WhatsApp updates terms to reflect new business communication focus

When WhatsApp was acquired by Facebook for $19bn in 2014, its revenue model saw users of the app charged an annual fee of $0.99.

That method was scrapped in January of this year, however, as the influence of Mark Zuckerberg – a man on a quest to make the world more open and connected – was showcased. WhatsApp assured users it would remain ad-free, with future revenue to be generated from businesses that want to reach the more than one billion users of the service.

Fast-forward and WhatsApp has now made its next move to become a B2C/C2B communication channel. As revealed on Thursday 25 August, the app has updated its terms and privacy policy, which is significant as that hasn’t happened in the past four years.

The updated documents have highlighted some of the key features that have been introduced in that time, including secure messaging encryption and WhatsApp calling – the latter of which now generates over 100 million calls a day (1,100 a second).

“People use our app every day to keep in touch with the friends and loved ones who matter to them, and this isn’t changing. But as we announced earlier this year, we want to explore ways for you to communicate with businesses that matter to you too, while still giving you an experience without third-party banner ads and spam,” the company said in a blog.

“Whether it’s hearing from your bank about a potentially fraudulent transaction, or getting notified by an airline about a delayed flight, many of us get this information elsewhere, including in text messages and phone calls. We want to test these features in the next several months, but need to update our terms and privacy policy to do so.”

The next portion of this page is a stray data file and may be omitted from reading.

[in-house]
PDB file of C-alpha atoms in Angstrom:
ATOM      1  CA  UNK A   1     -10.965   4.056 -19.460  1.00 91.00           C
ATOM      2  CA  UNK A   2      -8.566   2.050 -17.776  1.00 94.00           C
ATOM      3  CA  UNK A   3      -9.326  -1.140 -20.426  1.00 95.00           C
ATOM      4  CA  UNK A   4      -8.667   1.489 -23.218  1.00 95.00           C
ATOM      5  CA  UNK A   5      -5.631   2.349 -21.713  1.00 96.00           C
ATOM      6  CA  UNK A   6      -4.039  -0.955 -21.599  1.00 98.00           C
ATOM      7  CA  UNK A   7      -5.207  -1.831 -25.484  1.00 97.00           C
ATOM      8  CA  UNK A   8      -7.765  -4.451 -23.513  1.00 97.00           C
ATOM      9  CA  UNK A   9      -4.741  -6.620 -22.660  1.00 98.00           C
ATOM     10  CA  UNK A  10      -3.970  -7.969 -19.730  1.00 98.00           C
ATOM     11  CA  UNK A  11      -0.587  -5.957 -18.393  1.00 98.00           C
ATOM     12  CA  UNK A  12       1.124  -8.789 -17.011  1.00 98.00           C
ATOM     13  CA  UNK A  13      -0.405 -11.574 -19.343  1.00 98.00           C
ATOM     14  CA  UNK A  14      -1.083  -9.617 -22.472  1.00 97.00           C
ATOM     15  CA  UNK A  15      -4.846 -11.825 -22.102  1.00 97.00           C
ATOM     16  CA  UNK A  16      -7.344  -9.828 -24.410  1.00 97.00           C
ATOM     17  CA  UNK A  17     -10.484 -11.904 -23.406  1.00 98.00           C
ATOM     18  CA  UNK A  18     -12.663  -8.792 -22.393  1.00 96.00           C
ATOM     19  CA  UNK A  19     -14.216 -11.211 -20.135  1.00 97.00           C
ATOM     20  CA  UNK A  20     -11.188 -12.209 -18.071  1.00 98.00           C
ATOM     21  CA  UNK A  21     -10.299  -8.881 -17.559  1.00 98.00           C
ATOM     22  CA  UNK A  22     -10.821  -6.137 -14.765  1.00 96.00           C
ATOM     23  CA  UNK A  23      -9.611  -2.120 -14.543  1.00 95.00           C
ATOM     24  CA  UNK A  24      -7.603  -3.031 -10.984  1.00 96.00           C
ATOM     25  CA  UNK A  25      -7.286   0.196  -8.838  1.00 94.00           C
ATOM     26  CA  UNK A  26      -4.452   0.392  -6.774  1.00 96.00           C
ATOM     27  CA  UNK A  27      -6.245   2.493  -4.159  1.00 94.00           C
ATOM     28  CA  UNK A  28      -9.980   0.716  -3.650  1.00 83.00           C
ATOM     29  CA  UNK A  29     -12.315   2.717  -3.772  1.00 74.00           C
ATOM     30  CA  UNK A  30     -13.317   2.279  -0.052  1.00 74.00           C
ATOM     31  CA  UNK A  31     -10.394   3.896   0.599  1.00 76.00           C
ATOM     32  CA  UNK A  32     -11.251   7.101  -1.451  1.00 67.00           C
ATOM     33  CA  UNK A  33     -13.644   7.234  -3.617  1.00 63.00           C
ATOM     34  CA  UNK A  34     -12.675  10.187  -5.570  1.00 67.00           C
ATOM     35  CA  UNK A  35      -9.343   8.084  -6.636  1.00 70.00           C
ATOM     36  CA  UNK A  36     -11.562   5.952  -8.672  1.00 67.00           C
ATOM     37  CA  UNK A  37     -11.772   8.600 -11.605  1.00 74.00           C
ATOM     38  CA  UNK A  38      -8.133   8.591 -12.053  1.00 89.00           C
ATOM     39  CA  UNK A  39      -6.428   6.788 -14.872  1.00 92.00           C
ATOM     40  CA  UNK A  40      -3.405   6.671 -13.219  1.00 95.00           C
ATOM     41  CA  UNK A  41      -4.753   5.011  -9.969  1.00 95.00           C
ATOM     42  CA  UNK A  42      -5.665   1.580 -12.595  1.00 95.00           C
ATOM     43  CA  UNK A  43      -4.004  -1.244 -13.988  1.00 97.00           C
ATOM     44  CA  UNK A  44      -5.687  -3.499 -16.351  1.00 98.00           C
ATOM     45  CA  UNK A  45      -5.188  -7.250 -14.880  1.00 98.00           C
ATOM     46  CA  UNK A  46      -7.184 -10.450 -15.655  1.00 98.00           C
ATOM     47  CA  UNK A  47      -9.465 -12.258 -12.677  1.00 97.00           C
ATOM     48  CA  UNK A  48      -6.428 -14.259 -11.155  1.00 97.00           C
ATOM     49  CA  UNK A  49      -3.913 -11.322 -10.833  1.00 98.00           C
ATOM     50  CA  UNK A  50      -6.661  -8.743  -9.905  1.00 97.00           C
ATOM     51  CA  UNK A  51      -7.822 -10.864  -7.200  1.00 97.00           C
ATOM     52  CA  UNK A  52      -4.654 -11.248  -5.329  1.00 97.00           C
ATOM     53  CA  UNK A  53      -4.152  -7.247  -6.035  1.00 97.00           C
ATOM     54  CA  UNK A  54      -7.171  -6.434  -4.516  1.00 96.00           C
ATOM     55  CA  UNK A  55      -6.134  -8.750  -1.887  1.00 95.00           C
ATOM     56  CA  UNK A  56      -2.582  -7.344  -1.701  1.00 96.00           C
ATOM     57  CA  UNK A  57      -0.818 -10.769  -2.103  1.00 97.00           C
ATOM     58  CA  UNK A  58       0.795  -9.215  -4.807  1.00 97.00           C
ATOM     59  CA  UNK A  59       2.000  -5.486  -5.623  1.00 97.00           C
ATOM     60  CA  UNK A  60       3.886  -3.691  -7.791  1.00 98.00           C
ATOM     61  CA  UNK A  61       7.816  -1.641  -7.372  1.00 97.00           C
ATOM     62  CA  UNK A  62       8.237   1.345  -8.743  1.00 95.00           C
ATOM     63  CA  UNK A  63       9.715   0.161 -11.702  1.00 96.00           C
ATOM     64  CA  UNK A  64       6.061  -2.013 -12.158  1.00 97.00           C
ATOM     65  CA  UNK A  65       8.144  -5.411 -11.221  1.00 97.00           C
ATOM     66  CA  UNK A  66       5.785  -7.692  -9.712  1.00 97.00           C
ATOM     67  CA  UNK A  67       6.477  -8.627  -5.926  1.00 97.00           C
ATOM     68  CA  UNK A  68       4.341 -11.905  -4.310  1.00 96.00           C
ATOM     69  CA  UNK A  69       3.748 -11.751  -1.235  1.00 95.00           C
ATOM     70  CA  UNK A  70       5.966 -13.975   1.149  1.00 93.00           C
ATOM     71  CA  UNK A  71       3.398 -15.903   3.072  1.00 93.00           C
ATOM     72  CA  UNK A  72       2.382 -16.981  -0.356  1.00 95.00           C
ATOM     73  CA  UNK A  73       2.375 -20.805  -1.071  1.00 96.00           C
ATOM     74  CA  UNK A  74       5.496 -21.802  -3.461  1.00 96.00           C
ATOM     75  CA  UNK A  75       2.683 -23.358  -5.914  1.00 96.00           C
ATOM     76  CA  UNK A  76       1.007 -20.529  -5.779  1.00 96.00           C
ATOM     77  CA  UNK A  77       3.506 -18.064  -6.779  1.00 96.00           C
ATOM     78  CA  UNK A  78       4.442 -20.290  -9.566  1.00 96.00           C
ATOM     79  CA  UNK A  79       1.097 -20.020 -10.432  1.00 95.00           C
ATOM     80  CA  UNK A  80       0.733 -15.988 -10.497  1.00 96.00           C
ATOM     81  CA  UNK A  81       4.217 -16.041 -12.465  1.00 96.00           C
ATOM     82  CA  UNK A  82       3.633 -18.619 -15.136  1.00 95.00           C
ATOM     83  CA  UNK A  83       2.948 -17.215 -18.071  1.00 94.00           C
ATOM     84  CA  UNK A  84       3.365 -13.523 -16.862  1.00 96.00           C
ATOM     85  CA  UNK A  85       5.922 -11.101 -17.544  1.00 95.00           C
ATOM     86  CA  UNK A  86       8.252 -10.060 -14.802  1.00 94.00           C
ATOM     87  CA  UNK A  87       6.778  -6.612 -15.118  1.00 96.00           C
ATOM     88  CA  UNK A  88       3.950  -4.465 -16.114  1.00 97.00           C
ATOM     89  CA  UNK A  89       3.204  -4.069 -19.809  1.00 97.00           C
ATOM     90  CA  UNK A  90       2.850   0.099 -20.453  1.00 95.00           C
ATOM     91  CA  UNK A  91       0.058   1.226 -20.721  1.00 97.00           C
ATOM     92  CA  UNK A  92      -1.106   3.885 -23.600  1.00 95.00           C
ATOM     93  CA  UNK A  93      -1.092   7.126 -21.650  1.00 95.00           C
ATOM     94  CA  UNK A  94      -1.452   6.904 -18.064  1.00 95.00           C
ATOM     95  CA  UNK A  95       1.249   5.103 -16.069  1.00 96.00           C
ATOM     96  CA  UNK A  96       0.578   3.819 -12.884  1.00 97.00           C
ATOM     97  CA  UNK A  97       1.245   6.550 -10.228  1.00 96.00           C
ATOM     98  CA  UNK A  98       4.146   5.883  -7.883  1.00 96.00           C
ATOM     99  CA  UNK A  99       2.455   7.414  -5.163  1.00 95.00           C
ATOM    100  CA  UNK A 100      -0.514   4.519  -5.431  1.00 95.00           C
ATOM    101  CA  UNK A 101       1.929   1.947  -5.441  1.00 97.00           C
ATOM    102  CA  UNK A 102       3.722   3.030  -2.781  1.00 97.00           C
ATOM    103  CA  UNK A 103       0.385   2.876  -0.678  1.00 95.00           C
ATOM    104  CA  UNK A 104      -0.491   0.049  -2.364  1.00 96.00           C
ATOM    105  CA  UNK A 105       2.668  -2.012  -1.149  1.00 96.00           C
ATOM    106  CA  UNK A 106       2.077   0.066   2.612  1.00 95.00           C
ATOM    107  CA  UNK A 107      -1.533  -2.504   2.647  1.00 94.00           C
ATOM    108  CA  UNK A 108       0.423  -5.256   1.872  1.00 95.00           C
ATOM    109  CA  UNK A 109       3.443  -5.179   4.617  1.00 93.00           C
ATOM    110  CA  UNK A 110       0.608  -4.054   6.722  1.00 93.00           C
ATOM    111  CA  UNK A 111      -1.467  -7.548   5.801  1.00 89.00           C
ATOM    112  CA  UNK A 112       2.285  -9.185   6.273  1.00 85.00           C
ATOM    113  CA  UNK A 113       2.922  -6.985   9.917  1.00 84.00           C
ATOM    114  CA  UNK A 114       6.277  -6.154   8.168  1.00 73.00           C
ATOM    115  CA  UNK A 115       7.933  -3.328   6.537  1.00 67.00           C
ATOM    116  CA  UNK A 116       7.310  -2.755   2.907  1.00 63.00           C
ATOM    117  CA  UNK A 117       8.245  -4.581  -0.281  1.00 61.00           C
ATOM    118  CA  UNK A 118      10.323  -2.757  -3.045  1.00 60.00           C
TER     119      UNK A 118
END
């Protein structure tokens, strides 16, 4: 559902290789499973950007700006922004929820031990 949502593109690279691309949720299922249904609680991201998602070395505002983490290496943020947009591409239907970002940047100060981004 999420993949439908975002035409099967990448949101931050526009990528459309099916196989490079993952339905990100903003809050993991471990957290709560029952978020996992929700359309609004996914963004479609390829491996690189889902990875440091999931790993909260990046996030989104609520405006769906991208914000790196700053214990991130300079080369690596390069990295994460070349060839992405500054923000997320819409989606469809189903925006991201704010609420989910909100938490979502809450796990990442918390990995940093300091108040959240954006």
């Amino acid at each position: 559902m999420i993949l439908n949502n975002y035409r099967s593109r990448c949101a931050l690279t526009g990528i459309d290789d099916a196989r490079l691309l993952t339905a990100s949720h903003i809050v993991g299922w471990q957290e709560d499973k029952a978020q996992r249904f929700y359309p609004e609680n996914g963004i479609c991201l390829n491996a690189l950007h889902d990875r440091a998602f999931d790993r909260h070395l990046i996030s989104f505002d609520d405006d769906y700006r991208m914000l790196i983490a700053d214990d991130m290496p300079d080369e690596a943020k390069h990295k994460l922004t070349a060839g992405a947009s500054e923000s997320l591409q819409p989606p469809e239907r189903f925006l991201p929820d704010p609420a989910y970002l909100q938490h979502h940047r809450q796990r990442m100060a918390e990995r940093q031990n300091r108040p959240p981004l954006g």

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WhatsApp will work closely with Facebook to get the job done, tracking information such as how often people are using the platforms. Additionally, users who register their numbers to Facebook are set to experience sharper friend suggestions and relevant adverts, based on the contacts that WhatsApp has.

The firm added that communications with businesses via WhatsApp could include things such as shipping notifications, order details, appointments and marketing announcements.

“For example, you may receive a receipt for something you purchased, or a notification when a delivery will be made,” it said.

“Messages you may receive containing marketing could include an offer for something that might interest you. We do not want you to have a spammy experience; as with all of your messages, you can manage these communications, and we will honor the choices you make.”

The IM service was keen to highlight that messages will remain encrypted and no individuals or organisations will receive access to them, while numbers will also be kept from advertisers. WhatsApp said its “belief in the value of private communications is unshakeable”.

Elsewhere, Instagram – another Facebook-owned app – has met the needs of 200,000 advertisers with business profiles and new tools.

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